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Hello, Amigos y Amigas. Welcome to GLTV. The only program that’ll make you wonder whether or not I should be allowed to have access to a computer since all I do is talk with imaginary people.
Speaking of which, I talked to Galuri, one of my imaginary friends, about the importance of building a writing habit and becoming more productive. Some of you know Galuri by now, he can be a knucklehead and ignore everything I tell him, but deep down, he knows I want the best for him.
This is, the next episode of Stuff I Write On My Blog.
“Galuri, writing is like going to church,” I said.
And you know what he did? He started laughing, making fun of the way I pronounce the word ‘church.’
He then went and watch The Haunting of Hill House with John. They said it’s a good show.
Luckily, John, my other imaginary friend, listens to me a little bit more. When I told him about making writing more of a sacred routine, he looked at me and said, “I don’t want you to worry, Gabriel. I will follow your advice,… religiously.”
I never knew if that last part was meant to be a joke, but I decided to take him on his word.
“What do you suggest I do?” John asked as I wonder why he was wearing glasses inside the room. I thought I should ask him later.
“Think of your desk as the place where you go to pray every day,” I said. “Set up a time of day when you will have no distractions, so you can be in touch with your creative self.”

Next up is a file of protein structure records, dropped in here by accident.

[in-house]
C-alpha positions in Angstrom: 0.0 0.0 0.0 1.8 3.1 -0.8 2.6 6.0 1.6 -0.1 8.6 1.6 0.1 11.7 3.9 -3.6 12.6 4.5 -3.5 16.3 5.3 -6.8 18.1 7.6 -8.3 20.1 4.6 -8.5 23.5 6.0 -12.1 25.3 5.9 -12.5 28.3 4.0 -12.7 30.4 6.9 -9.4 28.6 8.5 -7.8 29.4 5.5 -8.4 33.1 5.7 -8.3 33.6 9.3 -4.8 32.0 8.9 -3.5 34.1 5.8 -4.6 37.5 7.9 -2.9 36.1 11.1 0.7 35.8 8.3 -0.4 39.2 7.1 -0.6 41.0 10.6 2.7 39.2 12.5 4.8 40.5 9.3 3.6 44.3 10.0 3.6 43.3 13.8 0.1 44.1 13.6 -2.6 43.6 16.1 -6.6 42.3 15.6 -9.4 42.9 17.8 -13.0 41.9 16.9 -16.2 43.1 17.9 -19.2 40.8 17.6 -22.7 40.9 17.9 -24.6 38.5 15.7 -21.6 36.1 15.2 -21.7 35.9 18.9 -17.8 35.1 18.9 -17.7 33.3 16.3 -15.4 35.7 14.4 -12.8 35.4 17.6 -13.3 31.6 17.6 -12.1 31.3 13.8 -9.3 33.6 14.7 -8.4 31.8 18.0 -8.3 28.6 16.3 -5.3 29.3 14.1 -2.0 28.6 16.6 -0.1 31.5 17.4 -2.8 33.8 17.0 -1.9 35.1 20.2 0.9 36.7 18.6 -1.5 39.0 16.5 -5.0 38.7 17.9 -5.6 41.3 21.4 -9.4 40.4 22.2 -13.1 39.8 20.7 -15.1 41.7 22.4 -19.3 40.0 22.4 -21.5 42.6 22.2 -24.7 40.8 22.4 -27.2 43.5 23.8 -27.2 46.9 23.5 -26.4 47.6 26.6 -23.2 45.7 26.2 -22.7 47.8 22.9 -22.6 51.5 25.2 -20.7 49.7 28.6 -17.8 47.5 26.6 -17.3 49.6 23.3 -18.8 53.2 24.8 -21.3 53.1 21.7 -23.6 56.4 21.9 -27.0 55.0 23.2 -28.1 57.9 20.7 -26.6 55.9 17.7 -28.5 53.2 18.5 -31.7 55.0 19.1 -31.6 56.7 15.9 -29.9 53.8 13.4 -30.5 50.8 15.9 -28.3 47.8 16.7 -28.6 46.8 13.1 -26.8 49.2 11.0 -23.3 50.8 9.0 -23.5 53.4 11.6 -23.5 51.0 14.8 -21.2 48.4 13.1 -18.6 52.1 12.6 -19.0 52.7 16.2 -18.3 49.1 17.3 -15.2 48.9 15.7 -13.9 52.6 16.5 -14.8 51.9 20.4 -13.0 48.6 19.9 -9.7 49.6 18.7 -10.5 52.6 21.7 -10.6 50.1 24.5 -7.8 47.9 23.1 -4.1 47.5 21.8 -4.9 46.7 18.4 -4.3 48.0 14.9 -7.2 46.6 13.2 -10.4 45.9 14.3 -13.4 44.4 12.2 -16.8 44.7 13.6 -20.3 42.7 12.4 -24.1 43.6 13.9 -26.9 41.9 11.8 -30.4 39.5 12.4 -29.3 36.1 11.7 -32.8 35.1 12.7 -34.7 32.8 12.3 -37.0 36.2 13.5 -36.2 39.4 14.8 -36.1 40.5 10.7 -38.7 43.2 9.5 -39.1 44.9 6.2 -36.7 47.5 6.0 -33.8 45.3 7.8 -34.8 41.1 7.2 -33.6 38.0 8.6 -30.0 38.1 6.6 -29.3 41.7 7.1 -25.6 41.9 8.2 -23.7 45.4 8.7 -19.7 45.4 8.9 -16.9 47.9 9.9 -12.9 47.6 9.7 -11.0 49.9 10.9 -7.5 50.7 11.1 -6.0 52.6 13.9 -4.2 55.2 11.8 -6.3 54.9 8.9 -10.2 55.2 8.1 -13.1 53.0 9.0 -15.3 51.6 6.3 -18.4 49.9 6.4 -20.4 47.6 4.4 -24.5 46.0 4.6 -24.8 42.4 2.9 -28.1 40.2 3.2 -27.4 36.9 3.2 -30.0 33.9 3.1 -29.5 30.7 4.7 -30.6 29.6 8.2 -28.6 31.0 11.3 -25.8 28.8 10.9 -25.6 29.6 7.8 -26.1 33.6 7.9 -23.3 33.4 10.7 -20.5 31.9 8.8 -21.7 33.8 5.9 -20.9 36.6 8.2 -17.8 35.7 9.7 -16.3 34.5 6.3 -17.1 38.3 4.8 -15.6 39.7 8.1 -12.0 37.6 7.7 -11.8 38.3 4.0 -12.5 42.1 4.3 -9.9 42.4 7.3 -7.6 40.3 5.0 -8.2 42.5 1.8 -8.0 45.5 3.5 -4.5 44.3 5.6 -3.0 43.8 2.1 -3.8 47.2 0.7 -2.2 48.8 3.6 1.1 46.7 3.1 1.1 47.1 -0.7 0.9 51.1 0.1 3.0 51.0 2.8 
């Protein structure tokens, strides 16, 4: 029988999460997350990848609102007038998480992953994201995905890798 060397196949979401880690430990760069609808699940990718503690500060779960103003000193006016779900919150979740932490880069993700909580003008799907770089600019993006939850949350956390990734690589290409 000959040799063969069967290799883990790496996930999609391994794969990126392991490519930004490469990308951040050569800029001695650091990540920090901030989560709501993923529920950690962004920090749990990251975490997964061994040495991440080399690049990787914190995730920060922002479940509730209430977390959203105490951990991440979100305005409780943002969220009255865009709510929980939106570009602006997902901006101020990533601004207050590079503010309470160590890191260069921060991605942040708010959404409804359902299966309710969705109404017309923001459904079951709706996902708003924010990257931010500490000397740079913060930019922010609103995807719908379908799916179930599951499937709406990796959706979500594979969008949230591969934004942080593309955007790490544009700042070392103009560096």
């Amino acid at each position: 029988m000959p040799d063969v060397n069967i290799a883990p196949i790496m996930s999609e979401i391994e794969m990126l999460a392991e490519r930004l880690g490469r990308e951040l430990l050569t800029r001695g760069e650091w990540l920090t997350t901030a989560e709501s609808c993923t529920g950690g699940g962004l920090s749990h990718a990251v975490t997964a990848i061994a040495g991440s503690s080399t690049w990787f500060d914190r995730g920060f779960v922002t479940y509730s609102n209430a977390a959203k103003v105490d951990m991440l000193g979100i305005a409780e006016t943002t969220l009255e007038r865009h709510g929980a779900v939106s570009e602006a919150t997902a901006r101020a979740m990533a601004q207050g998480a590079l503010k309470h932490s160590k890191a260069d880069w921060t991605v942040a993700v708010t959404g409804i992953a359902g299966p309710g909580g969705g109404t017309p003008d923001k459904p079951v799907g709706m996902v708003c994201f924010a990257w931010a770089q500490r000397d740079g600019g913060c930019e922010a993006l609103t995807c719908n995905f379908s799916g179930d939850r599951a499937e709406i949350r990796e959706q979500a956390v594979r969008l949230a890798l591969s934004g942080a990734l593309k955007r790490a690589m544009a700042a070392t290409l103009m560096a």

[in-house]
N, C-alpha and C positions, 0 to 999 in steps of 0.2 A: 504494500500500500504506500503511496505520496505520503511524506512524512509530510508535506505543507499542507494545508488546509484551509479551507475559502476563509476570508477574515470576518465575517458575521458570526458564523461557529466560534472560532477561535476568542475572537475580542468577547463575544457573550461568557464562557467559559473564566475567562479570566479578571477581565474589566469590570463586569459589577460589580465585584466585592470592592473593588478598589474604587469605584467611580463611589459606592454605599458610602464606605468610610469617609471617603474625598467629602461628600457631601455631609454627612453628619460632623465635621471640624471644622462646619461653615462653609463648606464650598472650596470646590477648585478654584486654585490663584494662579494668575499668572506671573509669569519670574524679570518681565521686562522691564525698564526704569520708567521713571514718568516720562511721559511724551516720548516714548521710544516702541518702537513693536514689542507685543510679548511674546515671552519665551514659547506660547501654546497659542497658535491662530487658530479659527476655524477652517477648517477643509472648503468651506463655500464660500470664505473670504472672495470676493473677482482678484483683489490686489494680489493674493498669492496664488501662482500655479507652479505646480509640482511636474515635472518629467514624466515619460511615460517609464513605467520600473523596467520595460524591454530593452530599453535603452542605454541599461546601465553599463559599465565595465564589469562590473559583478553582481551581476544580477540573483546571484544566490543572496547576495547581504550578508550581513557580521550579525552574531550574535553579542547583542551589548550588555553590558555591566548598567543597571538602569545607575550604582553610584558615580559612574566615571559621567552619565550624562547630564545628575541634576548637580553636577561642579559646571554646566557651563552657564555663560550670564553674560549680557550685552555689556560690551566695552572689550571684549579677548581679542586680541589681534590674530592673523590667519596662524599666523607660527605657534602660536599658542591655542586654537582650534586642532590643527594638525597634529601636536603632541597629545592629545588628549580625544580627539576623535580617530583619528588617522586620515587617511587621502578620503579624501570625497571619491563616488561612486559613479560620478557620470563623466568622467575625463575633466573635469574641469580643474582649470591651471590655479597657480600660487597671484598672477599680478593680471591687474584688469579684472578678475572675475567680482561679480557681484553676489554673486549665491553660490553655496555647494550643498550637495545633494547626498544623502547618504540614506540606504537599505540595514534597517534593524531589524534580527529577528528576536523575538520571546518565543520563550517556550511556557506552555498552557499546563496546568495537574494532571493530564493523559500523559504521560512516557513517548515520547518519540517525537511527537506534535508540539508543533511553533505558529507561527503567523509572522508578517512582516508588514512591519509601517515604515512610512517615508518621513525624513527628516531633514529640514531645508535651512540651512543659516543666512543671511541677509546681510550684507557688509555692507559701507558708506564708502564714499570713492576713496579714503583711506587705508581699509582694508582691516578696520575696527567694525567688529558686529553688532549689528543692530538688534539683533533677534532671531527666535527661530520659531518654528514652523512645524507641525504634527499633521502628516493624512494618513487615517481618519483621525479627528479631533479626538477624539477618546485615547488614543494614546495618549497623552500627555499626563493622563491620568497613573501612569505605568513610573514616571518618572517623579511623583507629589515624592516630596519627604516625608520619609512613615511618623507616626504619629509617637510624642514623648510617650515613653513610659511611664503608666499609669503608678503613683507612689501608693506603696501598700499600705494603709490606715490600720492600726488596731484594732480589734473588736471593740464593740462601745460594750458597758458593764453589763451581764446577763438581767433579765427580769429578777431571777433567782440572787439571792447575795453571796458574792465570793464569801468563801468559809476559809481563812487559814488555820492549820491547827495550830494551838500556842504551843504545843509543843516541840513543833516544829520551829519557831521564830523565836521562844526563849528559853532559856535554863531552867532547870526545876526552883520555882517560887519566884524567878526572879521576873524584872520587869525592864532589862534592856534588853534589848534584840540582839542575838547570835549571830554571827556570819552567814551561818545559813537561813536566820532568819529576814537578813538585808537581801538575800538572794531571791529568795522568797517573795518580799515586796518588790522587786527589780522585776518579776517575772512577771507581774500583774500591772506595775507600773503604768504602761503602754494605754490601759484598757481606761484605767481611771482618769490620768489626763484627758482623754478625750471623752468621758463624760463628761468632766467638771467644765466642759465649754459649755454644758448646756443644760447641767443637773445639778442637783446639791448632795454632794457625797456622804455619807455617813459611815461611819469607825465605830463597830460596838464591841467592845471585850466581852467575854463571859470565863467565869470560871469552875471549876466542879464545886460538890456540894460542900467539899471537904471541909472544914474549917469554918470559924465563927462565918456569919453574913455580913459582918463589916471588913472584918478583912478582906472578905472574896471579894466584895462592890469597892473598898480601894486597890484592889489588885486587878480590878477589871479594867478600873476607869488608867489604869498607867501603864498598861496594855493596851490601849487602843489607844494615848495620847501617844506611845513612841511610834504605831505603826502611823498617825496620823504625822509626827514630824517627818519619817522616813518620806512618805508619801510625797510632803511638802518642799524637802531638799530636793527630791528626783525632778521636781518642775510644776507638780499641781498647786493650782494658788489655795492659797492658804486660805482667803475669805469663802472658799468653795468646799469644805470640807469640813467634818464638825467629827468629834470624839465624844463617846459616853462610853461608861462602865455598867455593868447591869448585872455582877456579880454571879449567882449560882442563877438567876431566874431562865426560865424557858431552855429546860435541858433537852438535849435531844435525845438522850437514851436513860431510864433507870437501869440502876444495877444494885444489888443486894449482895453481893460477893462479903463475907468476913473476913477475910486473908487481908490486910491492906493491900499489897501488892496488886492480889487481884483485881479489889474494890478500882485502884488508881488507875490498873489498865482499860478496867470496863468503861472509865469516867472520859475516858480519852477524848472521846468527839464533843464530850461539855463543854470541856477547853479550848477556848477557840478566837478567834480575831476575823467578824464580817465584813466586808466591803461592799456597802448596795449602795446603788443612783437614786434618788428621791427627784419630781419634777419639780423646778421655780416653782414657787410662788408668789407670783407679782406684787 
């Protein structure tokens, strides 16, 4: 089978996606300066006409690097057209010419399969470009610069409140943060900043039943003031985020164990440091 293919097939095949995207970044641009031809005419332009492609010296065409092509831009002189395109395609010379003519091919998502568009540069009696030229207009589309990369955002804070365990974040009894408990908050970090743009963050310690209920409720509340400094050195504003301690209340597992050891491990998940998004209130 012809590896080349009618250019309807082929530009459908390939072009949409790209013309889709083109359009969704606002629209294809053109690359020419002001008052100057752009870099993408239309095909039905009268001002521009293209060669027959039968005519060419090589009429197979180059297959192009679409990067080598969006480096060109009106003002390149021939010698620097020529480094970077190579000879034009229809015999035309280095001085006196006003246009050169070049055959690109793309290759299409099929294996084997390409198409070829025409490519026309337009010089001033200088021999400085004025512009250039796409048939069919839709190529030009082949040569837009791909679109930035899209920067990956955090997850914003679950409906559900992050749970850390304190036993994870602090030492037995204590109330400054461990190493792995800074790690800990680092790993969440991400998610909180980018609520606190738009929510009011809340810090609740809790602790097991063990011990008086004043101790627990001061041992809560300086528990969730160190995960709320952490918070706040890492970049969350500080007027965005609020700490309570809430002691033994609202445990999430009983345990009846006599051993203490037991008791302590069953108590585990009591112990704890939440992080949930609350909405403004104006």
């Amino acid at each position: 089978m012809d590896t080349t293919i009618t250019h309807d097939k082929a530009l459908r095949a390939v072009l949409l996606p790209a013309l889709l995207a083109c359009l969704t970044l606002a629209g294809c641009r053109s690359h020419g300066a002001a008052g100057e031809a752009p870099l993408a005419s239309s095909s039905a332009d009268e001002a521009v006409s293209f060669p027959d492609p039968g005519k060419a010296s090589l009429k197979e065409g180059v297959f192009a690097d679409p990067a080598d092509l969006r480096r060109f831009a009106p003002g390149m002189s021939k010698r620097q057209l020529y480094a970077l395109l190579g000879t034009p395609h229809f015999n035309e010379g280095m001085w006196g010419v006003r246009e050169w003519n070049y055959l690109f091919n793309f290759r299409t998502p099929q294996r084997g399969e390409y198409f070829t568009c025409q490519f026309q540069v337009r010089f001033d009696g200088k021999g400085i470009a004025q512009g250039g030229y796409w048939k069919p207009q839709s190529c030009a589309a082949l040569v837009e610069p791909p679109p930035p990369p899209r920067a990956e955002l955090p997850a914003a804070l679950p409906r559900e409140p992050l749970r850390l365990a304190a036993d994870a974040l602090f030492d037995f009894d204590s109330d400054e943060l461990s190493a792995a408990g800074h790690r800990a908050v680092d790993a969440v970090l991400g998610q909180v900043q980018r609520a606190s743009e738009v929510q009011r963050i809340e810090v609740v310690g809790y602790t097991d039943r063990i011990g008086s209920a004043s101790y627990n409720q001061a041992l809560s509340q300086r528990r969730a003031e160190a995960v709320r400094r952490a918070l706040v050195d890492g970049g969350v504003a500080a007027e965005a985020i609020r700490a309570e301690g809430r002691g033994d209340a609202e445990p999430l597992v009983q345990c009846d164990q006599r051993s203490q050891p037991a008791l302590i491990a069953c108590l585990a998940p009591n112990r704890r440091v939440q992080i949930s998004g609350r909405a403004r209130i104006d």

Galuri said, “What? You want him to be touching himself?”
“No! That’s not what I said!”
John shakes his head. “So you want me to find this space where I can experience some flow and let my creativity explode?”
“Yes, that’s the plan.”
“So I’m gonna make sure I can use the desk when Galuri is out. I will unplug. That means no Internet, no phones, nothing.”
“Yes,” I agreed. “We have to plan it, and I’ll make sure I hide the phone and keep Galuri away from you.”
“That’d be great,” John said. “I don’t know if you know, but it was Galuri’s idea to watch The Haunting of Hill House. He said that’s a ‘real’ scary story.”
I frowned. “A ‘real’ scary story?”
“Yeah,” Galuri said. “Unlike what you write.”
“What else do you recommend me to do, Master Gabriel?”
“No, you don’t have to call me that when the camera is rolling.”
“Oh, I’m sorry.”
“Um, what I can recommend is listening to classical music as you write. I’m always listening to good old Beethoven. He never fails.”
John is taking notes. “That’s a great idea. What else?”
“Once you find the time when you feel more creative, stick to it. That way, you’re gonna write and write. The flow is never gonna leave you.”
“A sacred ritual,” John said, looking up, already creating ideas in his head.
“You have to commit, buddy,” I said. “Your work is going to improve. You’ll get so good at this, you’re going to end up doing it without thinking.”
“That’s right,” Galuri said. “Usually people spend more time thinking about the reasons why they can’t do shit, instead of focusing on doing shit.”
I had to admit, I didn’t like Galuri’s choice of words, but he was right.
“You’re actually paying attention?” I asked.
“Of course. I’m the best writer in this room.”
I didn’t have a moment to that.
But it’s true, focusing on the reasons why we can’t is often more common than moving forward and embracing our purpose. Accomplish the goals we know deep down will make us happy.
Until next time.